Show Search Results Show Browse

Scottish National Dictionary (1700–)

Hide Quotations Hide Etymology

Abbreviations Cite this entry

About this entry:
First published 1965 (SND Vol. VI).
This entry has not been updated since then but may contain minor corrections and revisions.

LETHER, n., v. Also leather (Gsw. 1860 J. Young Poorhouse Lays 206), leauther (Slg. 1740 Burgh Rec. Slg. 255); lather (Rnf. 1805 G. McIndoe Poems 35); ledder (Mry. 1715 E. D. Dunbar Documents (1895) 22; I. and ne.Sc. 1960), leddar (Abd. 1737 Sc. N. & Q. (1894) 124), leder (Inv. 1745 Trans. Gael. Soc. Inv. XXVI. 179), laidder (Abd. 1879 G. MacDonald Sir Gibbie xxvii.). Sc. forms and usages of Eng. ladder. See D, 4. [Cai., m. and s.Sc. ′lɛðər, I. and ne.Sc. ′lɛdər]

I. n. As in Eng. (Sc. 1745 Chrons. Atholl & Tullibardine Families III. 28; Ayr. 1789 D. Sillar Poems 168; Peb. 1805 J. Nicol Poems II. 159, lather; Cai. 1891 D. Stephen Gleanings 135; Abd. 1915 H. Beaton Benachie 121, ledder). Phrs. ladder to Heaven, the plant Jacob's ladder, Polemonium caeruleum (Lnk. 1831 W. Patrick Plants 115); up the lether, a figure in the game of chucks or fivestones, in which “four pieces are laid out in a row and the space between touched at each throw of the fifth piece. When the top is reached, the whole ladder is swept up in one motion” (wm.Sc.1 c.1900).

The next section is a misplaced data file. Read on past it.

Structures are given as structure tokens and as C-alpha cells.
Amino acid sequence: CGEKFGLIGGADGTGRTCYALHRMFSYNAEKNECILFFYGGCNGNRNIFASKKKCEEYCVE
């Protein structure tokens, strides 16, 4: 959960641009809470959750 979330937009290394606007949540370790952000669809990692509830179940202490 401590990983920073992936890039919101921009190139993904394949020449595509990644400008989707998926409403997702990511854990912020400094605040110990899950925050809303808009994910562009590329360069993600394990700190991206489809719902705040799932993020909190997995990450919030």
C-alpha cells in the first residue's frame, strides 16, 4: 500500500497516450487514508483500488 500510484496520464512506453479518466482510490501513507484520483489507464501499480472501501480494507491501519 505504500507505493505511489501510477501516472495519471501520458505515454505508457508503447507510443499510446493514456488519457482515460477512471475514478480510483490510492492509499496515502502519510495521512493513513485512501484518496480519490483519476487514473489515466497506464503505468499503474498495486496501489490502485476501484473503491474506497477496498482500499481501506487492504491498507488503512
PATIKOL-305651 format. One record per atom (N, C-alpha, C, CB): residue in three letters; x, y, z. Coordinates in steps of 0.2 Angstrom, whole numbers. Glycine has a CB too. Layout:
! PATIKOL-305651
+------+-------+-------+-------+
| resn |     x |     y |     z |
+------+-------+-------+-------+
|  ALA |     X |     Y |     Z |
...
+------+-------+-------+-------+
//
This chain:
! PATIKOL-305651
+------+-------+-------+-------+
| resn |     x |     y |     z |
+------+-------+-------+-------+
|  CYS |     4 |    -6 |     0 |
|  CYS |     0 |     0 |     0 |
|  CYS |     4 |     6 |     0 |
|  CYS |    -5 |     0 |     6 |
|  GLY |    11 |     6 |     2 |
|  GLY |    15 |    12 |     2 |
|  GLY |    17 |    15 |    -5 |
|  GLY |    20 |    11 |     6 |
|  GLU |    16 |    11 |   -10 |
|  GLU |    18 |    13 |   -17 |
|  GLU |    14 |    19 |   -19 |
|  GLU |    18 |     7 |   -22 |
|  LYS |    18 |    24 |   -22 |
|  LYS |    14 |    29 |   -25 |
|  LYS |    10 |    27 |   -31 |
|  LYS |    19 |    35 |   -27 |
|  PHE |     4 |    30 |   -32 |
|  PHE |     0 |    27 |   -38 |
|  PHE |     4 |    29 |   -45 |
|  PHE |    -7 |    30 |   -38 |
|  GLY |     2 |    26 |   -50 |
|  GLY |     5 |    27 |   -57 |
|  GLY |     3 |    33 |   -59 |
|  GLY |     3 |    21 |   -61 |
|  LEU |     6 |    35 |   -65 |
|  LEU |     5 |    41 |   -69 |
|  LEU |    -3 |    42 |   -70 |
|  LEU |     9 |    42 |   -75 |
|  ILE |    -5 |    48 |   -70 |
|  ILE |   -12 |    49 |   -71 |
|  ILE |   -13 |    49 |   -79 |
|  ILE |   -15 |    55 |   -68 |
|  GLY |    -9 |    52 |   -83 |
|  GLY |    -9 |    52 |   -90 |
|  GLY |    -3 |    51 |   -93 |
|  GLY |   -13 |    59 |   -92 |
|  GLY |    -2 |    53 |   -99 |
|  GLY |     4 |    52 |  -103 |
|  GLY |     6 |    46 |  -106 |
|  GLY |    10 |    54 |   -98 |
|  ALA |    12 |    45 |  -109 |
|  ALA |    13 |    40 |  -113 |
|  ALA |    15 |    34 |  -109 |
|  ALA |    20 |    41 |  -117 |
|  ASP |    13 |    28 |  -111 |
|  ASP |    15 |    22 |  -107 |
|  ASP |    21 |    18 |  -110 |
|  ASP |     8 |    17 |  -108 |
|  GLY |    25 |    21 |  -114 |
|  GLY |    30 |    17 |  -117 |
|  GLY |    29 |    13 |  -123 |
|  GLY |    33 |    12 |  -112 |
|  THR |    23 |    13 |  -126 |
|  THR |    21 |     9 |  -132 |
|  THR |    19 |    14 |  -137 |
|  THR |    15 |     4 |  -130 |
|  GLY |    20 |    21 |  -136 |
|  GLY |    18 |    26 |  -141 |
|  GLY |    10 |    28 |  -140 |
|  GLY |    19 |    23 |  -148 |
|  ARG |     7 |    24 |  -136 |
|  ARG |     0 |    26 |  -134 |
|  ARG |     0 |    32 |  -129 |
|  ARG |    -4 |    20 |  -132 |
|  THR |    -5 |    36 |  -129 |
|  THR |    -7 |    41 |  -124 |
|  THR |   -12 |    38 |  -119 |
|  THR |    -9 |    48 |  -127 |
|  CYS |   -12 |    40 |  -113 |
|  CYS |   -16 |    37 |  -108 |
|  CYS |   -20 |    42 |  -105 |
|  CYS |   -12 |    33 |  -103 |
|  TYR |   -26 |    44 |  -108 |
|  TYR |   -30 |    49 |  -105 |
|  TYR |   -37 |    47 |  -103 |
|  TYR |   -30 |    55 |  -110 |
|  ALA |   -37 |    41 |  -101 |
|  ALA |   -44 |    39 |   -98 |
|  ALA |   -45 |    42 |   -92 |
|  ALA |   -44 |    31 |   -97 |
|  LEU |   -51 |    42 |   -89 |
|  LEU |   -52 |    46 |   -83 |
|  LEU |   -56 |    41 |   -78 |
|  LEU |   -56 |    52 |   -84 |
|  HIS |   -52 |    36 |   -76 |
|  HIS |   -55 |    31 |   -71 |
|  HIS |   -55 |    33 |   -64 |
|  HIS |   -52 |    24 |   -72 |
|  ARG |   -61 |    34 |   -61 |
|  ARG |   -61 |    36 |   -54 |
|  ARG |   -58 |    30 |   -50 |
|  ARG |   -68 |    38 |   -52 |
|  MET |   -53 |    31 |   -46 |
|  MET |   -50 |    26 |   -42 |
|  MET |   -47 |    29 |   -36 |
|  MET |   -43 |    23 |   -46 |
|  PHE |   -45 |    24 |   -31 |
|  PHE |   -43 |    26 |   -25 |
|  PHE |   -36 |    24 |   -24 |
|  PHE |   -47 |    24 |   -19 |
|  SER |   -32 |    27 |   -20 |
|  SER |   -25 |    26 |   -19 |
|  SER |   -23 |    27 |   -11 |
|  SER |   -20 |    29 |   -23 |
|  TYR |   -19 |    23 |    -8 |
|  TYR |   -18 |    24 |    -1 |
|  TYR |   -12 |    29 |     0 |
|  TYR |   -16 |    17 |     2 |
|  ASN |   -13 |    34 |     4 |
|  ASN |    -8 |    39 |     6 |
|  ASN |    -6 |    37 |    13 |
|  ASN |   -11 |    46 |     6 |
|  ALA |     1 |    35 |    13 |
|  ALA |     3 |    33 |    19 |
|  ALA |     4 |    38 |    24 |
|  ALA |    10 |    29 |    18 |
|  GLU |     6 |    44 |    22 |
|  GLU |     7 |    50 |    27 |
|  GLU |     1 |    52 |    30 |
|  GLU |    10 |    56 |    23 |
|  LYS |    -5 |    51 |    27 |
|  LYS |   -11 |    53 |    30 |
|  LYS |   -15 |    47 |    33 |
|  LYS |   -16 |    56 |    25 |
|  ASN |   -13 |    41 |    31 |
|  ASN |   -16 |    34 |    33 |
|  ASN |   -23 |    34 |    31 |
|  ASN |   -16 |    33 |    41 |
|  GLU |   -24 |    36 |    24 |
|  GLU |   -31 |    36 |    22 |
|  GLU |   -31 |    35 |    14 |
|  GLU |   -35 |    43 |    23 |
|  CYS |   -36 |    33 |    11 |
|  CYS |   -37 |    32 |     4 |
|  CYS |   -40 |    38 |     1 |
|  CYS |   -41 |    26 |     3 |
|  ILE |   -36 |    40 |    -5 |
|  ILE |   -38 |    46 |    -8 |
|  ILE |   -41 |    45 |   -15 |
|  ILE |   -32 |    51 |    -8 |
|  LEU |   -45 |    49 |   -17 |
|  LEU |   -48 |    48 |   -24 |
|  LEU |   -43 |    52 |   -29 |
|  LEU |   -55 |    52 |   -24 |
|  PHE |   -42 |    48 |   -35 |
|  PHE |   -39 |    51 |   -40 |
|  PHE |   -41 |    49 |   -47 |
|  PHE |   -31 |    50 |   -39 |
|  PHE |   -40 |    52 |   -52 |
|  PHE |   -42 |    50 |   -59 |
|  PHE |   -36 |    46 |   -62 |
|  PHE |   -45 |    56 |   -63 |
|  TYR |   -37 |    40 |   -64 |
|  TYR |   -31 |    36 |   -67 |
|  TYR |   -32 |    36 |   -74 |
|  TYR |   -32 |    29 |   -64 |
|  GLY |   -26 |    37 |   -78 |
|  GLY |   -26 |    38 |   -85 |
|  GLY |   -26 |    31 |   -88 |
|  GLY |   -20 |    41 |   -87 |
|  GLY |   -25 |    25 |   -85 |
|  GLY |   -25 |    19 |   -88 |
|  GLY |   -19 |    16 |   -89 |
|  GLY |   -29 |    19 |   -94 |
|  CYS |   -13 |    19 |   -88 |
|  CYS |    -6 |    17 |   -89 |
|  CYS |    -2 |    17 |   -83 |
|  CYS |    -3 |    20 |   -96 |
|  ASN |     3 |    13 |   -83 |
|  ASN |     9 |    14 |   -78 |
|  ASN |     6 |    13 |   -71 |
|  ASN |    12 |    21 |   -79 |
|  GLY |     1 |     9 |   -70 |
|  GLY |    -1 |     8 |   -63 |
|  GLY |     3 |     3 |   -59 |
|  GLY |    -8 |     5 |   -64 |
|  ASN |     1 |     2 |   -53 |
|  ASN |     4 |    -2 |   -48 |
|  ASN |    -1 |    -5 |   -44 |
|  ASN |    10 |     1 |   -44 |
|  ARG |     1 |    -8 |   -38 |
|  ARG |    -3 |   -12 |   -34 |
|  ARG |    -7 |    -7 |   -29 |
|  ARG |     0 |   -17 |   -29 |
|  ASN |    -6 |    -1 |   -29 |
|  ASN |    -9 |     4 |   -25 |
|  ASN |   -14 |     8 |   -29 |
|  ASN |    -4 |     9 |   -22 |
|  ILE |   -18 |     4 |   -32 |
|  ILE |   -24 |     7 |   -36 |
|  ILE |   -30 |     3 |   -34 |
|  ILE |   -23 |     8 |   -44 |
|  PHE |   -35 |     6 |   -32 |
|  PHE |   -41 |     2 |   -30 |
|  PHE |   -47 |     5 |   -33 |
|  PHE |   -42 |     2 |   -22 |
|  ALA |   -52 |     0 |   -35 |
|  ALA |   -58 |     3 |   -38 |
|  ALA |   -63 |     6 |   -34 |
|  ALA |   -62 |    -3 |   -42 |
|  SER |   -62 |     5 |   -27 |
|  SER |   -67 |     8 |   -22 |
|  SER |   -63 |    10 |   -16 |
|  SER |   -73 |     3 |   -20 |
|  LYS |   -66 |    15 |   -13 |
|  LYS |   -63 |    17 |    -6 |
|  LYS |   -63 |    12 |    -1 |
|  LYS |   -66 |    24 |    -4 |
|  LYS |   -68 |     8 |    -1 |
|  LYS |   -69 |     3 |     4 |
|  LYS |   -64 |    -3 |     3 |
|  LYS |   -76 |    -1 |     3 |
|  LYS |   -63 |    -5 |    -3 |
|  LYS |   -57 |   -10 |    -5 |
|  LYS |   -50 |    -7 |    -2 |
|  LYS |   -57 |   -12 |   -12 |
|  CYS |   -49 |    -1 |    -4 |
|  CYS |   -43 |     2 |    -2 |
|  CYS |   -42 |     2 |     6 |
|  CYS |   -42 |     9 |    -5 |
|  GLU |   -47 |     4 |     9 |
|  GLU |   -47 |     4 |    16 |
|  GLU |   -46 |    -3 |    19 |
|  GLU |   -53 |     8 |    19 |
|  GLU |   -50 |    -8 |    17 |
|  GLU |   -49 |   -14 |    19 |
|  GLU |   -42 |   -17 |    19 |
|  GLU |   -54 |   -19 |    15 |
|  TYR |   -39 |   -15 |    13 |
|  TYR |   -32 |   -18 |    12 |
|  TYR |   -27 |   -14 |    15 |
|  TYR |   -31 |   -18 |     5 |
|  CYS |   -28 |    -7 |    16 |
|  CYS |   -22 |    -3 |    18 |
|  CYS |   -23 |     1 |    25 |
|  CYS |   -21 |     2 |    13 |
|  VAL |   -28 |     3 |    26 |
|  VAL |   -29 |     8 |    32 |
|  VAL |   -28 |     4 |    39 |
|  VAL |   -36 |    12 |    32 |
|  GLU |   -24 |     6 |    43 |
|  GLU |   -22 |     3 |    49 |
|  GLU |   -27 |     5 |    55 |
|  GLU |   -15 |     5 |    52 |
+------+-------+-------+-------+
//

II. v. To sow grain by hand unevenly so that there are gaps in the resulting crop. Cf. Happergaw.Sc. 1849 H. Stephens Bk. Farm I. 539:
When the braird come up, they will show themselves in stripes like the steps of a ladder; and hence this species of bad sowing is named in the country, laddering.

You may wish to vary the format shown below depending on the citation style used.

"Lether n., v.". Dictionary of the Scots Language. 2004. Scottish Language Dictionaries Ltd. Accessed 16 Apr 2024 <>



Hide Advanced Search

Browse SND: